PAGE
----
Bob Marley and Barack Obama are the absent heroes of the 8th annual Calabash literary festival in Jamaica: Marley, because his music and poetry incarnate the living “reggae aesthetic” (with the pan-African, Judaeo-Christian, sexual, political and celebratory overtones which the poet and Calabash co-founder Kwame Dawes expounds in conversation here). And Obama, because he seems to stand for a possibility that is artistic as well as political — for the idea that imagination can lead the way, that shocking transformations can develop before our eyes. I don’t know how many people I heard say things like: “I never thought that I would live to see the Berlin Wall fall down,” or more often: “I never thought I would see the day when Nelson Mandela walked free in South Africa. And I never thought I’d see a black man nominated for president in the United States.” So the suspense of the Obama moment in America touches this gathering of writers and readers in the West Indes. And for many of the writers I interviewed at Calabash, the Obama moment in America has implications that are artistic as well as political. The poet Yusef Komunyakaa made the literary link with Obama this way: “I think it has everything to do with possibility,” he said. “The writer is definitely a dreamer.”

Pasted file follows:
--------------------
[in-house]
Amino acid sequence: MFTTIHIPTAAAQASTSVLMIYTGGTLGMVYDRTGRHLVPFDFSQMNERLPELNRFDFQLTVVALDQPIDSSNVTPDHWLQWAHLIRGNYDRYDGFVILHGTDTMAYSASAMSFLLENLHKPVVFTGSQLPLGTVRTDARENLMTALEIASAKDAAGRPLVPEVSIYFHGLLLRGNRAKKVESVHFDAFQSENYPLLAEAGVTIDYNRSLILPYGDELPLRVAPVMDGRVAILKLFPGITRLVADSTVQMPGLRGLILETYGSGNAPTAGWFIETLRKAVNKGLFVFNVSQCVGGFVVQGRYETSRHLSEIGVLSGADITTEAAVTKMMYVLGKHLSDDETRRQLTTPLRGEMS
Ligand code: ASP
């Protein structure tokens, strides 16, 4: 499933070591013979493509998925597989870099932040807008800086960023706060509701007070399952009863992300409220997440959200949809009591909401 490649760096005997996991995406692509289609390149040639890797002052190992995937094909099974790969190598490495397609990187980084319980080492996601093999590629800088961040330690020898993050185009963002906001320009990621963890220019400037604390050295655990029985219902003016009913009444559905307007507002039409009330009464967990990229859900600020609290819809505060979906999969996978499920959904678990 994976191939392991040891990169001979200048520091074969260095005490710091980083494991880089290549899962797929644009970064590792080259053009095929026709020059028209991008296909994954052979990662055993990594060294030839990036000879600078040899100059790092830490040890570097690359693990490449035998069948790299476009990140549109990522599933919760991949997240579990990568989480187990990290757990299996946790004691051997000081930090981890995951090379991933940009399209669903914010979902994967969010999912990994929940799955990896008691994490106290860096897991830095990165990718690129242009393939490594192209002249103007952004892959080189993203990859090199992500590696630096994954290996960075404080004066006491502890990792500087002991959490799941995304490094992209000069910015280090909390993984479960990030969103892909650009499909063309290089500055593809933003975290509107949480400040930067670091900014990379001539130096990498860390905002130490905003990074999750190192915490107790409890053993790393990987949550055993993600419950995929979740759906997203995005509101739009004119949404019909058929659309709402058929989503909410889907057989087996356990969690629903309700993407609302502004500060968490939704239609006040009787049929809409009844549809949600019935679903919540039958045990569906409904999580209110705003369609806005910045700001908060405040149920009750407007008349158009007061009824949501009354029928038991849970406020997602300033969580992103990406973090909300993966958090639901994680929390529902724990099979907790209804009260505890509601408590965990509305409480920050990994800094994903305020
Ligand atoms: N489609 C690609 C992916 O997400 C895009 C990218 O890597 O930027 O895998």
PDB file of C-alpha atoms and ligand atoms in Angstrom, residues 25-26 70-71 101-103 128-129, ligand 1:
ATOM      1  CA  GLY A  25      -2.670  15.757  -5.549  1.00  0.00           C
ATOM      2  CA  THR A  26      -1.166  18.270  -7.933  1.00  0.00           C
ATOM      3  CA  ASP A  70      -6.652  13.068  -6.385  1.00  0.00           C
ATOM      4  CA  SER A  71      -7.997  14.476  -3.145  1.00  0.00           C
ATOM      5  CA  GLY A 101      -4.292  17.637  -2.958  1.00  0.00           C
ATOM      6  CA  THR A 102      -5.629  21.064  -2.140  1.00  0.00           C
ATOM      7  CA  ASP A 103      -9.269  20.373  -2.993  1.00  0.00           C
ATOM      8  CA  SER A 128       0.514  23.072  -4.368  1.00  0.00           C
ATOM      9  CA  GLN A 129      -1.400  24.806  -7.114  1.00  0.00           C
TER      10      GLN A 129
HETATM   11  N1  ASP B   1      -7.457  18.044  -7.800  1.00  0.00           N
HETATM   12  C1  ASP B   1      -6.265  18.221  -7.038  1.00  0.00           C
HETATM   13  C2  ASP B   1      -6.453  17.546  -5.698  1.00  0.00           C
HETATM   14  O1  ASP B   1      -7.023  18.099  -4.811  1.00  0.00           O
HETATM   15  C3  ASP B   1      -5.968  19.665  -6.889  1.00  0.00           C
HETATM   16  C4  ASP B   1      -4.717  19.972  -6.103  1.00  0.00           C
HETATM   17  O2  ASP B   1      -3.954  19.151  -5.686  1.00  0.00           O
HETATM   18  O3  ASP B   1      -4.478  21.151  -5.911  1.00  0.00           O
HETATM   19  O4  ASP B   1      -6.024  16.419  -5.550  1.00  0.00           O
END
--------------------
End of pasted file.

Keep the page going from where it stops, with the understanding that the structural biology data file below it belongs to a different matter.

Click to listen to Chris’s conversations on the Obama Moment at Calabash ’08 (26 minutes, 12 mb mp3)
So I asked a number of the writers at Calabash to fill in the connection between the Barack Obama politics back in the States with the stories and poems and dreams being read out to a couple of thousand listeners on a beach in the Caribbean in this late spring of 2008. I begin with Lorna Goodison, a very popular novelist and poet in Jamaica who has taught since 1991 in Canada and at the University of Michigan.
I have students come to me and say, ‘I’m not coming to class, I’m gonna work for Barack.’ I’ve never ever seen that. It would be a real sin if that youthful enthusiasm and verve and engagement just went away… I’ve been teaching a West Indian literature course and it just turns into a course of poetry… Do you know John Agard’s “Palm Tree King”?
Because I come from the West Indies / certain people in England seem to think / I is a expert on palm trees
So not wanting to sever dis link / with me native roots (know what ah mean?) / or to disappoint dese culturer vulture / I does smile cool as seabreeze…
I sense in my students a need to be seen for who they are and my sense is this business of stereotyping people or putting people into categories is just something that the world seems to be really tired of, or they want to break out of, and I think that maybe that explains something about Barack, because Barack has defied a lot of these stereotypes. Although I think, as Derek [Walcott] said the other day, “The day when black man can be vilified for being elitist in the United States is a great day.” That is my reading of it.
Lorna Goodison of From Harvey River: A Memoir of My Mother and Her Island, in conversation with Chris Lydon at Calabash ’08, Treasure Beach, Jamaica, May 24, 2008
Thomas Glave is a Jamaica writer who teaches in the States, starting at MIT in the fall. He’s just edited an anthology of gay writing from the Caribbean: